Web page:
Television? Really? Won’t that ruin kids’ brains?

I want to reassure you about something so I’m going to write a lot here – to get my point across. My kids are 19, 22, and 25. They are not slackers by anybody’s standards. They are straight-A college students, one in graduate school. They are people of good character – they are responsible and honest and hard-working and kind. AND – they watch TV – they have unabashed love for movies and tv shows. They didn’t grow up with the idea that TV is bad for you, they are untainted by guilty feelings when watching, and so they can simply enjoy it. They have wide-ranging tastes – from PBS documentaries to Family Guy. They can be watching a Great Performances opera broadcast and move on to South Park. They all read – a lot. Really a lot. They’ve all three written novels (NaNoWriMo novels) and lots of short stories and other stuff. They are engaged in life – they do a ton of volunteer work and have super active social lives. They really are just fine – more than fine – and they all watched a lot of tv, all their lives.

In our household, we have a big-screen, high-def tv in the living room. It has an x-box 360 and a wii hooked up to it – both of those can also stream Netflix directly to the tv. We have several laptops that sometimes someone watches on, even while somebody else might be watching something on the big tv. We have a couple of little-bitty netbooks, too, and sometimes a couple of us might cuddle up together and watch something on one of those (close to book-size). We have another tv in our bedroom – which sometimes my husband uses to watch international soccer when the rest of us might be watching a more girlie movie that he loses interest in <g>. My 19 yo frequently watches tv shows on her iPod. She also has a desktop computer in her room with a big screen and she sometimes watches tv episodes on that. I also have downloaded some tv shows onto my  little iPod nano – and occasionally watch on that. I watched most of Mad Men on it.

With all this tv-watching, you must think we’re slugs. But, no. Roxana does musical theater and plays and has rehearsals many many nights and long weekends of multiple performances. She is a double-major at a university (drama and history). She is in a sorority and is an officer in her sorority and they do all kinds of philanthropic activities, plus a lot of social stuff. Rosie is a more than full time college student and has a job teaching karate classes. She also plays soccer three days a week and does musical theater. She has a boyfriend and a lot of friends – one group that gets together for a long day of playing board games about once a week.  Roya has a full-time job as director of “Access to Adventure” – she plans and carries out exciting excursions for adults with developmental disabilities – just got back from a week in Mexico. She’s now in graduate school – starts today – planning to become a licensed marriage and family therapist. She will be spending a week on an uninhabited island in June – part of the staff for a challenge course for college students. She’s got a degree in Recreation and Leisure Studies and has also worked in the Alaskan back country as an assistant forest ranger. She’s getting married in August. She’s a ceramicist, a spinner and knitter, and she writes poetry.  She works out at a gym almost every day and she has a big dog that she works on training almost every day.  Oh – and she has a huge veggie garden and recently made about 30 jars of lemon and orange marmalade.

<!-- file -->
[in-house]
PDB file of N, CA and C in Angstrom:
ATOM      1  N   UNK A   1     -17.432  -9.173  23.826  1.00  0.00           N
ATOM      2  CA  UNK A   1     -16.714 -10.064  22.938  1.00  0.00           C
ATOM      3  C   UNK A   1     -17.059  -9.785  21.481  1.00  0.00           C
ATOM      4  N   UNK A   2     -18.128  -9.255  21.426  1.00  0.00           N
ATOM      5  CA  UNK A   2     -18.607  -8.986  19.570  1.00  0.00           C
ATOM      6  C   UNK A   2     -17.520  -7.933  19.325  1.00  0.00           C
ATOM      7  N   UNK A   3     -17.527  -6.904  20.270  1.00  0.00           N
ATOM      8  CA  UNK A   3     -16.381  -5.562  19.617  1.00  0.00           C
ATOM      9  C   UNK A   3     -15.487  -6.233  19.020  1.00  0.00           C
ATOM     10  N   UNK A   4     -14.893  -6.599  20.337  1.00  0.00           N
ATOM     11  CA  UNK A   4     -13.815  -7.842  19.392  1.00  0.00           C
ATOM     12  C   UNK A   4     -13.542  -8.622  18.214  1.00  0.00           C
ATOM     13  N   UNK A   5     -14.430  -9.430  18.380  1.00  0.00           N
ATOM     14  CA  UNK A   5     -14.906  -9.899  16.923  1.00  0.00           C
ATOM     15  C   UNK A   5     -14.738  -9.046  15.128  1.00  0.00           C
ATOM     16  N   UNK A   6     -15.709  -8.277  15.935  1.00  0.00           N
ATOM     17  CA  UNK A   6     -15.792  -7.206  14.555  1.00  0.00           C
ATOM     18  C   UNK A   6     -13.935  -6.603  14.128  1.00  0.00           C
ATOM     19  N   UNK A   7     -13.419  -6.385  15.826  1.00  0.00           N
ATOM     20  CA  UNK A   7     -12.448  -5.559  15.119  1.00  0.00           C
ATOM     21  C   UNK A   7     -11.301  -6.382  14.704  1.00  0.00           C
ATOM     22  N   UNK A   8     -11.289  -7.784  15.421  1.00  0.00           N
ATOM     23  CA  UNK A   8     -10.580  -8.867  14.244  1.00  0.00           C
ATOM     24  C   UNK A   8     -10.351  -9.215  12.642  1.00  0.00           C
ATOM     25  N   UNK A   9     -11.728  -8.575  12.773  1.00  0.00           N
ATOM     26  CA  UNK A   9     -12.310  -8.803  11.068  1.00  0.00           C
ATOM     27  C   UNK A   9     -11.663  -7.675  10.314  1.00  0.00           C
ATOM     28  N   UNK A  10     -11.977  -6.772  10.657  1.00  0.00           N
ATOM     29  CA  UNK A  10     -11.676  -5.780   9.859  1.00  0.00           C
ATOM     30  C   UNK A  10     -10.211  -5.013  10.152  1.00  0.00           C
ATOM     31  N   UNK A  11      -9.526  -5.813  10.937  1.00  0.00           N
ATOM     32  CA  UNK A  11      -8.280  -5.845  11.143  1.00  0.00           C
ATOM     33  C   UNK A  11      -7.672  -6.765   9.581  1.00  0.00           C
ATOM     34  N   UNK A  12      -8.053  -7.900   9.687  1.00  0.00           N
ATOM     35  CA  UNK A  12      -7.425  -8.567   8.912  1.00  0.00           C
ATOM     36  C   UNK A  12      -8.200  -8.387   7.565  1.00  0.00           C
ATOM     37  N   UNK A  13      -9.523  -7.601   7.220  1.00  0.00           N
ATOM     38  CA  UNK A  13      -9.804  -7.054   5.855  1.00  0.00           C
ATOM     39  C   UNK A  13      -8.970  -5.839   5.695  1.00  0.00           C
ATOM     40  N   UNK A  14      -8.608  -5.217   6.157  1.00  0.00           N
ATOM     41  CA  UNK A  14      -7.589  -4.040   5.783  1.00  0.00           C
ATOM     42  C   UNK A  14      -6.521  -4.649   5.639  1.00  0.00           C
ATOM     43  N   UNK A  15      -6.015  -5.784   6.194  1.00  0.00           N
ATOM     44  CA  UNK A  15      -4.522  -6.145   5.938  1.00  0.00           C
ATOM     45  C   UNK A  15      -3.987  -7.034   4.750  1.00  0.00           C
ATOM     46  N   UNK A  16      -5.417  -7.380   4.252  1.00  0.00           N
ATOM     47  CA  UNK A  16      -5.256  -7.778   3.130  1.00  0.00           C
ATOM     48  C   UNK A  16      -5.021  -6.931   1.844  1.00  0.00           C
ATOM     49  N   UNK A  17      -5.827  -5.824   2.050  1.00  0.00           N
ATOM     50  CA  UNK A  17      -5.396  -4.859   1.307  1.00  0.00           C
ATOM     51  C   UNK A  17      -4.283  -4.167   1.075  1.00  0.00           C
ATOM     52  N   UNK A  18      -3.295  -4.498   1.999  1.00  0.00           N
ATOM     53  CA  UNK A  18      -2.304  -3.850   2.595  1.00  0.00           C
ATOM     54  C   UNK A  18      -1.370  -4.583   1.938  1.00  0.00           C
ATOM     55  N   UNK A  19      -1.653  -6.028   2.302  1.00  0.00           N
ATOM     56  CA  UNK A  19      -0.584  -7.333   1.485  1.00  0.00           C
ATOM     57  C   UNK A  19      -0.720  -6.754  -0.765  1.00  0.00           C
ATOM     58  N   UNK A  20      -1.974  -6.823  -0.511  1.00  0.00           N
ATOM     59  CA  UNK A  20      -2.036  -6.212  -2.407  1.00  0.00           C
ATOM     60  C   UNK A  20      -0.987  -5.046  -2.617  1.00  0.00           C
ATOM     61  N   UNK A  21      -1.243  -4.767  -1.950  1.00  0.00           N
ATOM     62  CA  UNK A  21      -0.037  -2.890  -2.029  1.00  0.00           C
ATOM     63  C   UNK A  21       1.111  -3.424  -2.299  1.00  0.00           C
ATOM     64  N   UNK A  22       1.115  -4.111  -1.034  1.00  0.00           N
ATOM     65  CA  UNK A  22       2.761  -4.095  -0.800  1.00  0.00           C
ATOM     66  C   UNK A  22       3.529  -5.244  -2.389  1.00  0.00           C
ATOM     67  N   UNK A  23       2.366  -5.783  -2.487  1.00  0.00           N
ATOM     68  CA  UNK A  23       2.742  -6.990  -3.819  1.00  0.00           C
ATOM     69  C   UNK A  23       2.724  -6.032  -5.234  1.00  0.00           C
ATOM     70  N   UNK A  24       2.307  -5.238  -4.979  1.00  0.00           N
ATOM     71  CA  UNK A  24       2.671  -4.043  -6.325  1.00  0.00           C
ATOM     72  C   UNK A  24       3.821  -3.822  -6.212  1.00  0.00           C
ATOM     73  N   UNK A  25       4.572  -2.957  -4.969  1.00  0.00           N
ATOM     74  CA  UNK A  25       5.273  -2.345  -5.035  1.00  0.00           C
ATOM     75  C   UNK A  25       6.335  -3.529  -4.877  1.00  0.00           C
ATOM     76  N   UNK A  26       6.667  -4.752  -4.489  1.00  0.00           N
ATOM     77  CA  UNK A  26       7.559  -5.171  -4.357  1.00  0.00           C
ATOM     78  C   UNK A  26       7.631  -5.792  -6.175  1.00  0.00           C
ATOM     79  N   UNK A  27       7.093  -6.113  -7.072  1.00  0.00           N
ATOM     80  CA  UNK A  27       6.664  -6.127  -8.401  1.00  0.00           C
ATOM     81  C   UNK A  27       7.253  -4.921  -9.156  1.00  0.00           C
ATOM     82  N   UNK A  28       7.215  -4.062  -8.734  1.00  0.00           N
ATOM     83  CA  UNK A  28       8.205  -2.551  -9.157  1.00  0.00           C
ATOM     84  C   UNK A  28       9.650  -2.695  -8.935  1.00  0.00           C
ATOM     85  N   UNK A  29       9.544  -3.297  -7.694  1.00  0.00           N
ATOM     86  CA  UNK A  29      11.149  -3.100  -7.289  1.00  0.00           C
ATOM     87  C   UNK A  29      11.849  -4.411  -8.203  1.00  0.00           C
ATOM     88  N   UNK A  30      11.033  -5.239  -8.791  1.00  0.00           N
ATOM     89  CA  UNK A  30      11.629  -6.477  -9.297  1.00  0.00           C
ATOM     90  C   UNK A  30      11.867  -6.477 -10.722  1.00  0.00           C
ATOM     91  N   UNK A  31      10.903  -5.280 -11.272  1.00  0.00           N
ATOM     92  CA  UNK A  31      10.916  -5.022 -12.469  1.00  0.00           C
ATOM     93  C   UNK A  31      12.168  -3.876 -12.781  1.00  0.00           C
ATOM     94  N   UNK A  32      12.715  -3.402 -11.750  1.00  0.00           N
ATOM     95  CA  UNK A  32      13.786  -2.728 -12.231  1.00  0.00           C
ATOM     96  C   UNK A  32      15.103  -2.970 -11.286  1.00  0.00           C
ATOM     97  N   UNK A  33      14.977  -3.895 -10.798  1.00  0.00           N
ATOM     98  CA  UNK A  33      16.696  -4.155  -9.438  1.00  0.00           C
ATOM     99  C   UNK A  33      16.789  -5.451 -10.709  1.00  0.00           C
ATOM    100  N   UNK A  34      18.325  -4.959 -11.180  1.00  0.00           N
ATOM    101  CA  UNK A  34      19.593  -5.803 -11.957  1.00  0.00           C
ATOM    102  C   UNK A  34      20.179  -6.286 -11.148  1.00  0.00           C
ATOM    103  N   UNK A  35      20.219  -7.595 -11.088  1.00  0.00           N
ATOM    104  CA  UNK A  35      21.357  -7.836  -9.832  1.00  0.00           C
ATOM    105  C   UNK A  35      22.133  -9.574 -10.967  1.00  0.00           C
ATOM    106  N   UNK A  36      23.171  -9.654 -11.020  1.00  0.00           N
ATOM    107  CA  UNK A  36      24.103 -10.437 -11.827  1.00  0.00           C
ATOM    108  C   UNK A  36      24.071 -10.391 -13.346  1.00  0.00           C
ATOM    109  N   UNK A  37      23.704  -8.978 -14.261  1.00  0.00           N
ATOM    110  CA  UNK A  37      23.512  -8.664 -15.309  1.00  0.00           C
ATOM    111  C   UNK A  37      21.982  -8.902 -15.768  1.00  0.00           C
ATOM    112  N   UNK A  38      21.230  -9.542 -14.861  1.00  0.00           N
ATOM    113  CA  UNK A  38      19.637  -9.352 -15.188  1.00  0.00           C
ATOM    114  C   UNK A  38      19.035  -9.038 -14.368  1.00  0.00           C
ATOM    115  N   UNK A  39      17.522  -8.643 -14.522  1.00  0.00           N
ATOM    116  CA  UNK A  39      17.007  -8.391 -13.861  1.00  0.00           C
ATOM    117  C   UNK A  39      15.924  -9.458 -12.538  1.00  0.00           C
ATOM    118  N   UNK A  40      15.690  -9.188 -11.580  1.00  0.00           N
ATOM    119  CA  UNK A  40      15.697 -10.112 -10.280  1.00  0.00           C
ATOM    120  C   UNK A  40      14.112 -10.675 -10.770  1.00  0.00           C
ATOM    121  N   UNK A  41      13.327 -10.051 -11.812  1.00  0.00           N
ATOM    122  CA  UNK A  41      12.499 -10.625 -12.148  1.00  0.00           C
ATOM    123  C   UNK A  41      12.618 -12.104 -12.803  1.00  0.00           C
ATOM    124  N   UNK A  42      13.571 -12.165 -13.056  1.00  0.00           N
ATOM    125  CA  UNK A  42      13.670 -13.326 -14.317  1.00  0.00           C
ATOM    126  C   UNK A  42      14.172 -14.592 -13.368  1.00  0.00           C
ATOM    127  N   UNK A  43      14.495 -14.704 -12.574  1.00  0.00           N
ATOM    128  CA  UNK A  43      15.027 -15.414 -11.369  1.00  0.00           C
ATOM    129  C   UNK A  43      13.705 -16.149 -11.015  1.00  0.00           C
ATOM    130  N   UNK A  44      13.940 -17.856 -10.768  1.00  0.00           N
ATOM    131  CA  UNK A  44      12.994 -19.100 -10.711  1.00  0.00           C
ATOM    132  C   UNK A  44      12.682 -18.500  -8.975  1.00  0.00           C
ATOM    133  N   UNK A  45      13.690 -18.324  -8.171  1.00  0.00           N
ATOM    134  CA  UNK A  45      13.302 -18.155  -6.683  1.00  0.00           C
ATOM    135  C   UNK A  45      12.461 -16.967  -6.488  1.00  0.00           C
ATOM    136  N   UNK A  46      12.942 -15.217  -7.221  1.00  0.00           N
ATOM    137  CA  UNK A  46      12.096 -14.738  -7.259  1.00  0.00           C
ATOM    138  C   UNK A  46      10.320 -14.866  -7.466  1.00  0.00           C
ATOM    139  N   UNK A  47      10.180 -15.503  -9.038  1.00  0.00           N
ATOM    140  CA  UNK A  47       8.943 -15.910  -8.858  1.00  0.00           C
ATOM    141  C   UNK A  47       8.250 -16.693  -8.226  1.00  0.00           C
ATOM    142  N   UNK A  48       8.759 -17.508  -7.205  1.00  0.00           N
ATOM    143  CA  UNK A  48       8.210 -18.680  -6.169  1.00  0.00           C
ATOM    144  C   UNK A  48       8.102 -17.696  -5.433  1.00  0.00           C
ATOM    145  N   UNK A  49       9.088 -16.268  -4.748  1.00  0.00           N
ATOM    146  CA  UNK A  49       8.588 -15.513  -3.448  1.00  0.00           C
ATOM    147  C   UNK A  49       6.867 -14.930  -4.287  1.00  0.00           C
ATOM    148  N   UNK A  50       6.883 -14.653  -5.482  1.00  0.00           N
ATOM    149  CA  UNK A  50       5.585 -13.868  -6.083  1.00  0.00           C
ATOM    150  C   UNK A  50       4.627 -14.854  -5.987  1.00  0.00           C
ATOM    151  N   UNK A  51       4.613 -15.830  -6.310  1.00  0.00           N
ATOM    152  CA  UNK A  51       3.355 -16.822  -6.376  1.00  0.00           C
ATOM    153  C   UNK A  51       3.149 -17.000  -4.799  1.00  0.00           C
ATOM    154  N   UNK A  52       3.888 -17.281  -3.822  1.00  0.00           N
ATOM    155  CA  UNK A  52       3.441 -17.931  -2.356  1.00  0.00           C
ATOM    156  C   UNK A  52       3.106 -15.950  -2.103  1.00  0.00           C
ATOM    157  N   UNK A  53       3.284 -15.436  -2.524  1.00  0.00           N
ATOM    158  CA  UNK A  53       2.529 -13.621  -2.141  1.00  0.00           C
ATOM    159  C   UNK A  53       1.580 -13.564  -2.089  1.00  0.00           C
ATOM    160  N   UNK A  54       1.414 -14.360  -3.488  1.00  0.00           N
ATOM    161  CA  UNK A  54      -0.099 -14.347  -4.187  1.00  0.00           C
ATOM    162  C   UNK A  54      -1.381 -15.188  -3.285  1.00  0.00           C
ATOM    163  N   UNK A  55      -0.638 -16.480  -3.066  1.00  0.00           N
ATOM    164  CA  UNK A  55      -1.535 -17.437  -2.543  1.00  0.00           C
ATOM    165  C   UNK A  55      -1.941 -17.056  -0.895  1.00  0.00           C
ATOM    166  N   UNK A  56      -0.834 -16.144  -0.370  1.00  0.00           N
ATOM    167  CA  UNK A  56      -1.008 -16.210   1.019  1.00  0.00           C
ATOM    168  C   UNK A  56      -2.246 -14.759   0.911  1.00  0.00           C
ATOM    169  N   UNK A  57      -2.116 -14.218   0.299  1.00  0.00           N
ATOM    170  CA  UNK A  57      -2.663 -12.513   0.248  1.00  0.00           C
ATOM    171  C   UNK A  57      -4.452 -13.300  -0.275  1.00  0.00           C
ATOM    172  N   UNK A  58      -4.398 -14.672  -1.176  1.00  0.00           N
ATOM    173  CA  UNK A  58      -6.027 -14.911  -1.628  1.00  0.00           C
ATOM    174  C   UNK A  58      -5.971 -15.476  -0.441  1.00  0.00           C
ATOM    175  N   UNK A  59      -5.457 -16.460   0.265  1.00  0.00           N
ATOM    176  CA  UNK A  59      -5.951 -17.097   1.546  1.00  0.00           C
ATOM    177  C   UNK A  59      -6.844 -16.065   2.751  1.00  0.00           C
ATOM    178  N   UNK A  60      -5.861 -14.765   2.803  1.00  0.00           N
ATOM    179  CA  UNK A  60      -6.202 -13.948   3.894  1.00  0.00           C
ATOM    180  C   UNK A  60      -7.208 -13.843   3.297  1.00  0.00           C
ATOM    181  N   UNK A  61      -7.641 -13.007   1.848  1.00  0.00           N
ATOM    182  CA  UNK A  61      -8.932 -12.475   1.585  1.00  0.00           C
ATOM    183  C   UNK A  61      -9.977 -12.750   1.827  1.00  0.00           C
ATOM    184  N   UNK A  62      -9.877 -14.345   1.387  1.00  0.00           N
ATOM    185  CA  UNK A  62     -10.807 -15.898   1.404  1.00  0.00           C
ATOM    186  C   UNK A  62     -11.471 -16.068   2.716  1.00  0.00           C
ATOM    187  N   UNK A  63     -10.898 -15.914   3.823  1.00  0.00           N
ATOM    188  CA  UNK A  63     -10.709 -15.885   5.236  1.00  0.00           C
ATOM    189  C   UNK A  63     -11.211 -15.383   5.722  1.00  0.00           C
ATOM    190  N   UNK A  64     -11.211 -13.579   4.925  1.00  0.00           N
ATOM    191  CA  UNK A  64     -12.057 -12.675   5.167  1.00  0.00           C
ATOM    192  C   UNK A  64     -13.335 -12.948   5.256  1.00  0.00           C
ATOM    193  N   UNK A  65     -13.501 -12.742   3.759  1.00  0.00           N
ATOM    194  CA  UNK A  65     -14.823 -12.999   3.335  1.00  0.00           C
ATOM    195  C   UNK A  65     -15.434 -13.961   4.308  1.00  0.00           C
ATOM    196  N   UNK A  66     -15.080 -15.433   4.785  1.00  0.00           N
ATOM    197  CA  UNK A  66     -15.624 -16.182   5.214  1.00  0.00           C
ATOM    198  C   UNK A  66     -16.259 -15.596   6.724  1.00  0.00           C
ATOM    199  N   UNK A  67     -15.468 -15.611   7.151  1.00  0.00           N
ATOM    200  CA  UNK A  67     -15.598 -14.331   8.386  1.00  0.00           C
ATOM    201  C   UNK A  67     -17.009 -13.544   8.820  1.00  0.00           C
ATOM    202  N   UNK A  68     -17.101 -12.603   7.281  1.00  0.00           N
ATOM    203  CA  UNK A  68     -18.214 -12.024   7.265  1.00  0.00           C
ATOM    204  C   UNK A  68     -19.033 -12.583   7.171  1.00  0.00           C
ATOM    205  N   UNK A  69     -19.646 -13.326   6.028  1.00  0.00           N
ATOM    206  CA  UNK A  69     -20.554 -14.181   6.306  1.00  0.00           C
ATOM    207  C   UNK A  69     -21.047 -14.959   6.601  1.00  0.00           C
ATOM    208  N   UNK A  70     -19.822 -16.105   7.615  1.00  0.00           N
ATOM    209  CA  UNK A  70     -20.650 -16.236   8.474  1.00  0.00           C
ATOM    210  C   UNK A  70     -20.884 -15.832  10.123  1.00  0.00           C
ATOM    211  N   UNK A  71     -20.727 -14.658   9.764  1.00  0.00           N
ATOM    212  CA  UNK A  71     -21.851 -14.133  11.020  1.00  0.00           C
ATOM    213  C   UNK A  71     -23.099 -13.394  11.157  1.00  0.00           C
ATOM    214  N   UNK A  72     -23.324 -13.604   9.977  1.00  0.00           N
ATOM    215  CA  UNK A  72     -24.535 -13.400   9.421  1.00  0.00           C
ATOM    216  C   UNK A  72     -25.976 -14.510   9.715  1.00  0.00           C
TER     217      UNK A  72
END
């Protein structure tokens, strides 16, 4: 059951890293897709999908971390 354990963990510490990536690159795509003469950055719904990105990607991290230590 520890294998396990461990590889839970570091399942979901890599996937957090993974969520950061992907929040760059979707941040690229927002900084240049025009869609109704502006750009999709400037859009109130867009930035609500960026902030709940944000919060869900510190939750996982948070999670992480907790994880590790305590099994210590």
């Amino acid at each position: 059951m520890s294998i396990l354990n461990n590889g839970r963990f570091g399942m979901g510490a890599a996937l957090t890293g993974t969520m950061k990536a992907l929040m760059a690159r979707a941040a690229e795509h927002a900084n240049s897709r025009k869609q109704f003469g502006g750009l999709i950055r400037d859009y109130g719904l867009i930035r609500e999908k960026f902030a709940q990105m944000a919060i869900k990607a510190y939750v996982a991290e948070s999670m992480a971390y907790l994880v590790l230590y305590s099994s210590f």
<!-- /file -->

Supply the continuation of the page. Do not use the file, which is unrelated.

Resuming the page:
I tell you all these things – and I could list more – not to brag. I want you to know that unlimited, unrestricted television truly did not harm my kids. It contributed and still contributes to their enjoyment of life and it has been a significant contributor to their knowledge of the world and to their critical thinking abilities. We all watch a few shows together and have a blast doing it. We watch Project Runway – and talk and talk about the designs and what we like and don’t like and so on. We watch LOST and we talk and talk about the clues and we try to figure it all out and predict what’s going to happen. We watch The Office and we laugh together (and sometimes cringe) and we analyze what makes people act the way they do. We also go to a LOT of live theater. Weekend before last we saw The Beaux Stratagem (a 300-year old play by Farquhar). This past weekend we saw, live, “Grease” and “Working” AND a live musical theater review show (12 minute versions of 10 different musicals)that Roxana was in (she played Audrey in Little Shop of Horrors). This weekend we will probably see two different dance shows. Coming up we already have tickets to see Weird Al Yankovic.

In a couple of weeks three of us are getting on a train to travel for 30 hours up to the Life is Good unschooling conference. Two summers ago we took the train from California to New York City and back.

Are you tired yet? (Yeah, writing some of this out makes me realize why I am so tired at the end of every day.)

My point is that all that tv watching isn’t creating sluggards or dullards. We’re busy and active – more busy and active than most families, including those who don’t allow more than one hour of tv per night, etc.


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